We have learned so much from the English 2010-11 campaign, haven’t we? Manchester United crowned league champions; Chelsea runners-up; Arsenal trophy-less, again; Manchester City’s millions finally rewarded; Wolves, Wigan and Blackpool in a last day relegation dogfight, among others…
Sir Alex Ferguson made controversial statements that upset a few referees, while leading United to a record 19th league title and a Champions League final. Man City’s Carlos Tevez threatened to leave the club. Chelsea’s manager spent the season fearing for his job. Kenny Dalglish answered Liverpool’s SOS with typical heroism.
Of course, I am joking, for these events could have been scripted in August and few pundits would have disagreed. But not everything has passed with a tedious predictability, as there are topics of interest behind the blatantly inevitable.
Who could have foreseen Chelsea’s almost ridiculous £50 million (panic) buy of the declining Fernando Torres from Liverpool, as they scrambled to achieve European success and recover ground on United at the top of the table? ‘Nando’ is a class act but one suspects recent injuries have created something of an expensive gamble.
And who would have predicted that Liverpool would have replaced him immediately with the promising Newcastle striker Andy Carroll at the absurd price of £35 million? Surely his ill-advised, greasy pony-tail would have kept the price down if not his lack of experience at the top level!
While we debate Chelsea, it is a widely-held theory that their season began to crumble when their respected coach Ray Wilkins was dismissed. I suppose with a lack of pace in defence, with unimaginative midfielders and injuries hampering star striker Didier Drogba and goal-scoring midfielder Frank Lampard there could be only one outcome – the manager’s right-hand man was responsible. Not.
Although Man United’s success has been no surprise, it is slightly bemusing when you study how they did it. Their midfield consisted mainly of an average work-horse in Darren Fletcher, a defensive-minded yet neat passer in Michael Carrick deemed inferior for England, the ageing and declining Paul Scholes, and Ryan Giggs, brought in-field now he has lost his pace as he approaches 40 but still a class act.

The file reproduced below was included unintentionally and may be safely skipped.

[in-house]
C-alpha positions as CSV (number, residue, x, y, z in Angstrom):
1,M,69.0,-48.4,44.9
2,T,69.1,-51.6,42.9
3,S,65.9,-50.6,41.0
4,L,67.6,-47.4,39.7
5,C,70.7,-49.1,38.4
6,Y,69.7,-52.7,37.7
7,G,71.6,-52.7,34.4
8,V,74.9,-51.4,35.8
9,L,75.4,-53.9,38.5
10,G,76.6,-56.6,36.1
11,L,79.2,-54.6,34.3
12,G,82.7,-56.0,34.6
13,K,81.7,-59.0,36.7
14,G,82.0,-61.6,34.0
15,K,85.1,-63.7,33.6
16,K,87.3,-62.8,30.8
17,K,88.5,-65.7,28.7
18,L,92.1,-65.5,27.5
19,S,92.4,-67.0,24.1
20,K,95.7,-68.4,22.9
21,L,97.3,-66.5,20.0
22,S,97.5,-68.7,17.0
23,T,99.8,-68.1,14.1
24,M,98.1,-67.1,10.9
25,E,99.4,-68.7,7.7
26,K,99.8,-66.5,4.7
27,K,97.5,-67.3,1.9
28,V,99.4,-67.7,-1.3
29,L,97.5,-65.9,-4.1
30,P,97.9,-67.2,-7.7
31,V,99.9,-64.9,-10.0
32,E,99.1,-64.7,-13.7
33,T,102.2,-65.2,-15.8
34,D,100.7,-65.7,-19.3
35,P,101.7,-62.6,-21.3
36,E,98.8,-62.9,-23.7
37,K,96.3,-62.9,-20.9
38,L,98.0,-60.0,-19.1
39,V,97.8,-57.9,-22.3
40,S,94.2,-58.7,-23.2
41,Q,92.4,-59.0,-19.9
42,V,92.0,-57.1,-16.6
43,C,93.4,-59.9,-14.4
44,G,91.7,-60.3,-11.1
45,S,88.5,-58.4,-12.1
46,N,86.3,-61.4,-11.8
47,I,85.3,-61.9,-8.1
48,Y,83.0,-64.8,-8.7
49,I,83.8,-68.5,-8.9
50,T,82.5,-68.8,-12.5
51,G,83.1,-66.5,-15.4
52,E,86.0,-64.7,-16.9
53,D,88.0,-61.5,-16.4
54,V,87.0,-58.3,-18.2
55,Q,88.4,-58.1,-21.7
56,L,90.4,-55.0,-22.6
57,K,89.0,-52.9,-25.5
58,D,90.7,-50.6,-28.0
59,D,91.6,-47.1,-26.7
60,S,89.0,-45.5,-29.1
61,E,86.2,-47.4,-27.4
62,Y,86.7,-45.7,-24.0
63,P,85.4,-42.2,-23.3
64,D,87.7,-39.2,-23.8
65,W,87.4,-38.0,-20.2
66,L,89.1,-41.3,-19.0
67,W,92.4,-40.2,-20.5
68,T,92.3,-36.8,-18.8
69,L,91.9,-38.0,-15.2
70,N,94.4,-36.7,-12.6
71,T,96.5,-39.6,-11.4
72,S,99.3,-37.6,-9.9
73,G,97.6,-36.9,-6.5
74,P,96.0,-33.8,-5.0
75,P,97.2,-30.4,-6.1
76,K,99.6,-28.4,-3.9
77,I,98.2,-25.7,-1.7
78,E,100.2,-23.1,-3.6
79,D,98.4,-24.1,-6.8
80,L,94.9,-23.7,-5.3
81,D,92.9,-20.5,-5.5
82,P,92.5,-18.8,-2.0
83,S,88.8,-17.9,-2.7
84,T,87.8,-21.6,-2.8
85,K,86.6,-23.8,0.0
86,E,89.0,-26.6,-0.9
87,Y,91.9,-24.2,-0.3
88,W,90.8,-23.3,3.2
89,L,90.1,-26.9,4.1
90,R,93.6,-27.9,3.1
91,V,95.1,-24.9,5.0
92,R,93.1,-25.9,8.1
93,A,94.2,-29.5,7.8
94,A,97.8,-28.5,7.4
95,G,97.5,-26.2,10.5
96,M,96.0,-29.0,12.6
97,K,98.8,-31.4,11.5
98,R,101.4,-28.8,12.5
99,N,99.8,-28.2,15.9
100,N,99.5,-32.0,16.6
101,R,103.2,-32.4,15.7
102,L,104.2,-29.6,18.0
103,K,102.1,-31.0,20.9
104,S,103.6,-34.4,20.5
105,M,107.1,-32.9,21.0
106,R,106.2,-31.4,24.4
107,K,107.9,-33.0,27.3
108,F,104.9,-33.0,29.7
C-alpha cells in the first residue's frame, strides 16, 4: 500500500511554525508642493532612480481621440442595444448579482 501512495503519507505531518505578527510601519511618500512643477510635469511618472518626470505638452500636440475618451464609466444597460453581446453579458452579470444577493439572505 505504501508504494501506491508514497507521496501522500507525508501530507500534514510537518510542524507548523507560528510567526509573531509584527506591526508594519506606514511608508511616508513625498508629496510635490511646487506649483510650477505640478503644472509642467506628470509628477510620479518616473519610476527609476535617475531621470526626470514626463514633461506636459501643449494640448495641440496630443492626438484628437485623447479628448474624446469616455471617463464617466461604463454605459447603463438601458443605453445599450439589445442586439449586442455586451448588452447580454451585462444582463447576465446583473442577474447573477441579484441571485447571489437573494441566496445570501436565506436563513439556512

It just shows how Ferguson has magically cajoled a team clearly not as talented or enterprising as his former editions yet still end triumphant. It also points to key contributions from others and inspirational skipper Nemanja Vidic and new goal-hungry Mexican striker Javier Hernandez would be standouts.
Liverpool’s resurgence under the club’s favourite son ‘King Kenny’ was no surprise but the extent of their improvement probably did shock. Given that ‘Pool’ have been regarded a two-man team in recent seasons through the influence of Steven Gerrard and Torres it’s more impressive they should progress after the exit of the Spanish striker and with Gerrard largely injured.
It seems that their squad for too long has possessed too many average journeymen, many from Spain or South America, and former boss Rafa Benitez must accept much of the blame for assembling an expensive, under-performing unit.
Roy Hodgson, fired in January, was unlucky but he was always going to be the fall guy. Especially with the new owners desperate to win the love of the Kop and there was never going to be a better way of achieving that than hiring Kenny.
The future under Dalglish has to start with a healthy shaving of the dregs left from the Benitez era and a shrewd recruitment drive with quality British players at the core. This, after all, is what made Liverpool great in the 1980s, with a few exceptions like Grobbelaar, Johnstone and Molby.
Expect moves for Blackpool’s playmaker Charlie Adam, Aston Villa’s creative though inconsistent Ashley Young and Bolton’s ever-improving defender Gary Cahill.
Maybe a couple of the greater surprises of the campaign were the struggles of the clubs that play in claret and blue – Aston Villa and West Ham. While Villa narrowly battled their way out of relegation, West Ham were relegated first.
Villa suffered immediately after Martin O’Neill’s cruelly-timed resignation four days before the new campaign. Successor Gerard Houllier failed to win over the fans and may be gone, through illness, before he has the chance to better his legacy at Villa.
West Ham on paper have a team that should have been firmly ensconced in mid-table with an international core through the middle with England players Robert Green, Matthew Upson, Scott Parker and Carlton Cole. But this probably shows you why success is not earned on paper and why England are no good.
On closer inspection, with the exception of the impeccable Parker, this trio have been fortunate to wear the England shirt. Green was the man who threw the ball into the net in England’s first game of the 2010 World Cup. Upson is the man who is better in his own mind than anywhere and Cole is decent but not England decent.
Add to these, ageing ‘has-beens’ drafted in on pricey loans such as Wayne Bridge and Robbie Keane and it was an accident waiting to happen. As for sacked boss Avram Grant: has anyone seen a more lifeless creature at a match? Imagine his team-talks? Probably more like bed-time stories without the adventure but with the sleepy results.
All in all, even with the obvious outcomes, it has been a thrilling season and more so because of the closeness between mid-table and bottom. Sunday’s relegation finale will be a nail-biter for the six clubs involved and pure theatre for those not. But better than being predictable though, eh?